There’s a lot of things having a fever will do to you, and now that it’s past I can say one of the benefits was an extremely strong remembrance — like a sense memory. It goes like this: I was home from college on a break, I was sleeping in my old room, and I got very sick. I had a rough night and I remember my father patting my face dry with a towel while the rest of the city was silent and sleeping, and standing in a fresh pair of pajamas kind of wobbly in the knees while Dad whisked the sweat soaked sheets off the bed and made it fresh, with neatly folded precise hospital corners. In the morning, instead of going into work he took me into his cardiologist. It was an office on Camden Drive (I think). I remember a red brick building and a middle-aged man sitting behind a desk in a paneled room, probably modeled after the interior of a Harley Street specialist — it didn’t look like any other doctor’s office I’d been in before. Soon I was in an aqua green windowless chamber standing up for a chest x-ray and the next thing I knew I was walking into a pharmacist’s shop with my father — that I also didn’t recognize. I could swear there were apothecary jars lined up along dark empty aisles and there was a glow in the back of the pharmacy and the deep soothing rumble of voices… Gregory Peck was at the counter speaking to a man in a white smock. My immediate reaction (and of course I knew better) was, “Look, Scout’s dad is here.” Really, Mr. Peck’s hair was nearly silver, he had on a pair of those over-sized 1980s glasses, and I think he was wearing a fisherman’s sweater… But, this is what I saw and felt clean down to my toes:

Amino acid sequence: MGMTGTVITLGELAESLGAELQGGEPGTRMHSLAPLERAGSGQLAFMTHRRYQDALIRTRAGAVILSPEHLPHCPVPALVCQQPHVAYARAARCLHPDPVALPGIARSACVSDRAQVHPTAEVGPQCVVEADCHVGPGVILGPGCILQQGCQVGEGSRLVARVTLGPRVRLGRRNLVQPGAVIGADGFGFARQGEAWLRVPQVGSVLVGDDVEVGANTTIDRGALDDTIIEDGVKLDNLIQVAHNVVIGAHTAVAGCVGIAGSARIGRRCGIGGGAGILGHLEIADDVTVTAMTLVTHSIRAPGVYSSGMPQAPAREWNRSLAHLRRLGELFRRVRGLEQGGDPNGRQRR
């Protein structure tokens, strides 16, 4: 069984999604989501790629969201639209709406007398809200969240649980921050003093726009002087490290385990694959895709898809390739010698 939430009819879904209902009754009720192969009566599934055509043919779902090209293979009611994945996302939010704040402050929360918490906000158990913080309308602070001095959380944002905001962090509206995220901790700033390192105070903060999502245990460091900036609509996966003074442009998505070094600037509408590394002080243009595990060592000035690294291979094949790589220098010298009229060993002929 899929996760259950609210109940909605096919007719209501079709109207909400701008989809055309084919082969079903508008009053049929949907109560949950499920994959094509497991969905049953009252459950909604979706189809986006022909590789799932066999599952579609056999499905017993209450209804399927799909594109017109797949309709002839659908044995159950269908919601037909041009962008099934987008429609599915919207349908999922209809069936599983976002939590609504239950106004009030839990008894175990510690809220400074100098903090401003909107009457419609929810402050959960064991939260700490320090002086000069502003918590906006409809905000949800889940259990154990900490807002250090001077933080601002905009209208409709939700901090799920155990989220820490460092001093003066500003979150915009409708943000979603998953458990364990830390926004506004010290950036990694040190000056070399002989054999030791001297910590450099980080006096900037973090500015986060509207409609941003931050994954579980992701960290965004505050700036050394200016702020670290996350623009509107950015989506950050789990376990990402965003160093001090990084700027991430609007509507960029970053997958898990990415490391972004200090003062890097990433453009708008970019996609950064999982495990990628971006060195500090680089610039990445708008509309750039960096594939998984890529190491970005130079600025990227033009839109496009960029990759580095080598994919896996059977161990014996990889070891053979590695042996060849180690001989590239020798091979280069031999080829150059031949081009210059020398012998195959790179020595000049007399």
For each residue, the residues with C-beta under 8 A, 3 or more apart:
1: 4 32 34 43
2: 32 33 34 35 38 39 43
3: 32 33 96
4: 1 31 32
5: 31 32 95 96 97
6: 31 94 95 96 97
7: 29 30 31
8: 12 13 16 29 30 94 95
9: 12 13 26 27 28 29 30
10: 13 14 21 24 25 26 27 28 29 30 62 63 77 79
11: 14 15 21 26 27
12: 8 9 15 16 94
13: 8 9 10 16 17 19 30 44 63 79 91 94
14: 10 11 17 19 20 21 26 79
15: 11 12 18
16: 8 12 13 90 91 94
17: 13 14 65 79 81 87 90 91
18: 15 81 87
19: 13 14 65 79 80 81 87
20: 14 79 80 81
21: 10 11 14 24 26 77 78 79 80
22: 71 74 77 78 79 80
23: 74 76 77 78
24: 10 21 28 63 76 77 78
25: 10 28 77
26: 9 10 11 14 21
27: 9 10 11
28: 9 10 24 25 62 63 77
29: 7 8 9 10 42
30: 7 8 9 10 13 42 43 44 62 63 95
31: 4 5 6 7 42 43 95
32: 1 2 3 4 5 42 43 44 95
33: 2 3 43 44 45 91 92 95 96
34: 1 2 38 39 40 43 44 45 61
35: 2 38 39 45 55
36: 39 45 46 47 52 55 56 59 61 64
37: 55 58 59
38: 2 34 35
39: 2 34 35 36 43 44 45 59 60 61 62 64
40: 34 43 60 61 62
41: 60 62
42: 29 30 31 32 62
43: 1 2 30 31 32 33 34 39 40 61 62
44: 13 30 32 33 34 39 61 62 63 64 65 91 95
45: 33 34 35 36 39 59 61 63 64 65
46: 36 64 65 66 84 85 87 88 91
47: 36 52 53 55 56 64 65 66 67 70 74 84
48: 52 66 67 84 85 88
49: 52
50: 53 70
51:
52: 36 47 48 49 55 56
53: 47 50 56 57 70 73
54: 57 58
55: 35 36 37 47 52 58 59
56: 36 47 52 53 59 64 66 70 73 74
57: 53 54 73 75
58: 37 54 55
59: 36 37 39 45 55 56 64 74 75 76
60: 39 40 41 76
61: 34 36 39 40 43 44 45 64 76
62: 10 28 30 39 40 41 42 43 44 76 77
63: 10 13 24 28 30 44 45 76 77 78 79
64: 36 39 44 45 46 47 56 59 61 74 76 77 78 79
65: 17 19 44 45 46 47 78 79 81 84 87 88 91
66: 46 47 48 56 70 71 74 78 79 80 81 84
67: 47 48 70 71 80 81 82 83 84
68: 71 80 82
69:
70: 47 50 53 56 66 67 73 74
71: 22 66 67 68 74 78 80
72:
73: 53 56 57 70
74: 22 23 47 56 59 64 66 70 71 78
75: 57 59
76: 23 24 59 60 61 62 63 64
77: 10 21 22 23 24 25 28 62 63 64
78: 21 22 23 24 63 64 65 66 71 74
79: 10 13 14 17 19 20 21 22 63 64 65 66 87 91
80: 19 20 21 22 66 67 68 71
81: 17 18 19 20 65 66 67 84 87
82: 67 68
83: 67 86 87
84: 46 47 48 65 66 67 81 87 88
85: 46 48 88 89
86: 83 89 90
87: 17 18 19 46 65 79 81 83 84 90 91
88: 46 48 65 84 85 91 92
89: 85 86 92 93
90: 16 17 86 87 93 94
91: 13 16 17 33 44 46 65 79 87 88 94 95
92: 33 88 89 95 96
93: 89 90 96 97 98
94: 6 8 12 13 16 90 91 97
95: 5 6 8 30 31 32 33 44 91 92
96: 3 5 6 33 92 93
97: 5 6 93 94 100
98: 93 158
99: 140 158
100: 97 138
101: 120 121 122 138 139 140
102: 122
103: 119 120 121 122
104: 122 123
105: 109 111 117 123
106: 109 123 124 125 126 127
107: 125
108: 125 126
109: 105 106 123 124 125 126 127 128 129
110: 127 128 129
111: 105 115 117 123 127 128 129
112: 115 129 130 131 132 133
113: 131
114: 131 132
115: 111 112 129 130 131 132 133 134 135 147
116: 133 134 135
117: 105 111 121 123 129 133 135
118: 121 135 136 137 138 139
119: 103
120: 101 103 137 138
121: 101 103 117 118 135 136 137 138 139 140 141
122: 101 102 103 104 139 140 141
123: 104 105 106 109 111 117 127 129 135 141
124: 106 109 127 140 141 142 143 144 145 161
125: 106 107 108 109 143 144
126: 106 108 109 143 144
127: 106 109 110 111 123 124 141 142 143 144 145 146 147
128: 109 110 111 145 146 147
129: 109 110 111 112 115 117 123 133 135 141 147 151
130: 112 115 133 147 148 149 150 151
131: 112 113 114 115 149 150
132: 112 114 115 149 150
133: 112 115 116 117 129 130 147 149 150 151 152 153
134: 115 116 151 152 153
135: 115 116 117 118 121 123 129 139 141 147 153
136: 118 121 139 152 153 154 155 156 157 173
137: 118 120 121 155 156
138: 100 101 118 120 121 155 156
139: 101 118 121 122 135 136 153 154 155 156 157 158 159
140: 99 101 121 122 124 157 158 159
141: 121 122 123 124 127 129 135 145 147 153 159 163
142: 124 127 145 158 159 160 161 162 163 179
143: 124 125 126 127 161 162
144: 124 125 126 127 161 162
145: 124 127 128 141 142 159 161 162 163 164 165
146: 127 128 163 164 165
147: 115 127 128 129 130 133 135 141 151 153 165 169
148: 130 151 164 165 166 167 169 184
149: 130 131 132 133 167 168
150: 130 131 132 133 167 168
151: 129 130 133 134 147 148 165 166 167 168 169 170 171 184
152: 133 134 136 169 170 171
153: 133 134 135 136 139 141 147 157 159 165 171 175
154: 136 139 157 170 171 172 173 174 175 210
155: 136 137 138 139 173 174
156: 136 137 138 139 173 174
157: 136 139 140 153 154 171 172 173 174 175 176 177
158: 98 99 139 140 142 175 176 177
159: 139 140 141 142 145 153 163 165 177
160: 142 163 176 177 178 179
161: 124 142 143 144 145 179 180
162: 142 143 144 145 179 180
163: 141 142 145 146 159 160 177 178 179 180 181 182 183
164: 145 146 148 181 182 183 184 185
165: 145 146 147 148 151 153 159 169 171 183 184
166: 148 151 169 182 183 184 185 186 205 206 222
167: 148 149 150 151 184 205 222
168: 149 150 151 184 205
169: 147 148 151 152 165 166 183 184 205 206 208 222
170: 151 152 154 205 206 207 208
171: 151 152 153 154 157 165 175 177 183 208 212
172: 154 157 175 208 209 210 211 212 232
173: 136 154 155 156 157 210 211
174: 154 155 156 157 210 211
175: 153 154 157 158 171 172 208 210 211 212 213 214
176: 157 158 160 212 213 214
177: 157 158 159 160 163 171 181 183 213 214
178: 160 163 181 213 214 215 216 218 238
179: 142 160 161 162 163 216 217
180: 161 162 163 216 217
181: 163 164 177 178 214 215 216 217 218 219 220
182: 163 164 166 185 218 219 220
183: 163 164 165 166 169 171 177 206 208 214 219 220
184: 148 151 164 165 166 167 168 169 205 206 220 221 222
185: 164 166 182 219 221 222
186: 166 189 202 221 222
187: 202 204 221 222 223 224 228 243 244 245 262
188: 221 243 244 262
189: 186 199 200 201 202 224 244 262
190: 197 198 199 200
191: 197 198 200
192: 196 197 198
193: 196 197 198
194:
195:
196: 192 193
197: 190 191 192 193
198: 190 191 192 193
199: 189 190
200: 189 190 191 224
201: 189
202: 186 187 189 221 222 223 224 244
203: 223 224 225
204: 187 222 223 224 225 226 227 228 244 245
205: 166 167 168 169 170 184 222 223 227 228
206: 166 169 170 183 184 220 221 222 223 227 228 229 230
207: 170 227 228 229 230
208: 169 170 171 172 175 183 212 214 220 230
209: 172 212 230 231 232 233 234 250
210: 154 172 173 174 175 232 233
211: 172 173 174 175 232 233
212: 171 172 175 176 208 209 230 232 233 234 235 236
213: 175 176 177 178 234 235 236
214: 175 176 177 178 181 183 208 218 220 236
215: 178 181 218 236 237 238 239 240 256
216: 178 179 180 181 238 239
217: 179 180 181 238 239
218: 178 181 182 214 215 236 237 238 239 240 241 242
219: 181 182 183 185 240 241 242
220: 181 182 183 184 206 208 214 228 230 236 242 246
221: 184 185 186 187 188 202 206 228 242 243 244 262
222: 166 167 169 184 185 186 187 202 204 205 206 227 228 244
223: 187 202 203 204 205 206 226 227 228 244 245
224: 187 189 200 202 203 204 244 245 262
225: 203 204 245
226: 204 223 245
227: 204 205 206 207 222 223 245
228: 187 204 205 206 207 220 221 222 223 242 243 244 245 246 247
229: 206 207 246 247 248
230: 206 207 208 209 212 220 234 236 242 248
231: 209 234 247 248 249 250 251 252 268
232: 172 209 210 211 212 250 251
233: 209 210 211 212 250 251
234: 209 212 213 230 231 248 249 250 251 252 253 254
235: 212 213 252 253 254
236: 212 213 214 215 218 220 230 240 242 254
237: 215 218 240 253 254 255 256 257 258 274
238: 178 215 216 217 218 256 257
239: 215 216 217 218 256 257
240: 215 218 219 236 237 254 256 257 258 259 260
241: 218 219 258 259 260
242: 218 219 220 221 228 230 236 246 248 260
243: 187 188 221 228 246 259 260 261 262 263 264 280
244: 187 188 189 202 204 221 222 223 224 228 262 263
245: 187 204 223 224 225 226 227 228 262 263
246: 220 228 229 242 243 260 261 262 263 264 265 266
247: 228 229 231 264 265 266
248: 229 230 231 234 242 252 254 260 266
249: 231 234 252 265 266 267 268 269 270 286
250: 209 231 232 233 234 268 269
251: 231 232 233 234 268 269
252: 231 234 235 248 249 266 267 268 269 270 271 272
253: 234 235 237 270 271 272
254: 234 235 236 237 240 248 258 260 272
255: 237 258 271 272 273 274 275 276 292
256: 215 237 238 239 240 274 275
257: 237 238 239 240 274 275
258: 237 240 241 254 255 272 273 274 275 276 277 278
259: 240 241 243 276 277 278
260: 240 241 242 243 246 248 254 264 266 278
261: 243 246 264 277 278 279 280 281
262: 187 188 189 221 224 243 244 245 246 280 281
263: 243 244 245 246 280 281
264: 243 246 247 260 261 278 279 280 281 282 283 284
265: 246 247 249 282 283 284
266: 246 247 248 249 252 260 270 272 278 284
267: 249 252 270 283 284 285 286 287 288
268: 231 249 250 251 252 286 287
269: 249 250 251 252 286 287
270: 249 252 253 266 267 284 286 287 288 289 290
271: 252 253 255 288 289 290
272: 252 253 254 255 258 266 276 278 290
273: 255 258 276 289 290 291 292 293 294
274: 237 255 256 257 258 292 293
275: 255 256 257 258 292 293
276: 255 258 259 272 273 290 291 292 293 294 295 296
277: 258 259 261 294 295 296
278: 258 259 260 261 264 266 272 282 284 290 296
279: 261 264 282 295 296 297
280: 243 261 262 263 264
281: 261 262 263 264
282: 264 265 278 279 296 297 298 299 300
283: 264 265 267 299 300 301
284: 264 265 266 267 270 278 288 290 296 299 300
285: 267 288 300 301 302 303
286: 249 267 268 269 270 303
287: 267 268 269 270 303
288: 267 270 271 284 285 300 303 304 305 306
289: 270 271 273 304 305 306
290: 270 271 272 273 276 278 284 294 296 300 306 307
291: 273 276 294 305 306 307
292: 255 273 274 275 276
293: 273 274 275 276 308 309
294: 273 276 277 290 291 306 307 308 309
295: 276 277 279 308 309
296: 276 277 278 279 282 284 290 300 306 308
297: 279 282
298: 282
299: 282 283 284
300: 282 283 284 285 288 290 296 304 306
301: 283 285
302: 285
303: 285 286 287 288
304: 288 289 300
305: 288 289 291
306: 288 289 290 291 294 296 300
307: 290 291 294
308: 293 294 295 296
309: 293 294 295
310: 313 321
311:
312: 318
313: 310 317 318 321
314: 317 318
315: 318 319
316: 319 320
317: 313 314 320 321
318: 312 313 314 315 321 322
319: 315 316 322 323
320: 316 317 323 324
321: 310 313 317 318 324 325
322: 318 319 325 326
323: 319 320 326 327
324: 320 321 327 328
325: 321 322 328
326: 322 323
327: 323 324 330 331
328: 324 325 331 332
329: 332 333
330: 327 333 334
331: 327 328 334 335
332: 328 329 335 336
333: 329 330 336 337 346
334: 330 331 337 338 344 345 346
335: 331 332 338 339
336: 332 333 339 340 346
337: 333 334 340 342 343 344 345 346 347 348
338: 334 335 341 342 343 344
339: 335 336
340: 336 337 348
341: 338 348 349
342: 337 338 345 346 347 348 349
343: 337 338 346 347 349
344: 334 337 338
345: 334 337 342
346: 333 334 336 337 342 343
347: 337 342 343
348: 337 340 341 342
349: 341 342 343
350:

You know, sometimes it’s not so bad being identified with a role.
The photo is by Leo Fuchs, photographer and later a film producer. Leo Fuchs Archives | Golden Age of Hollywood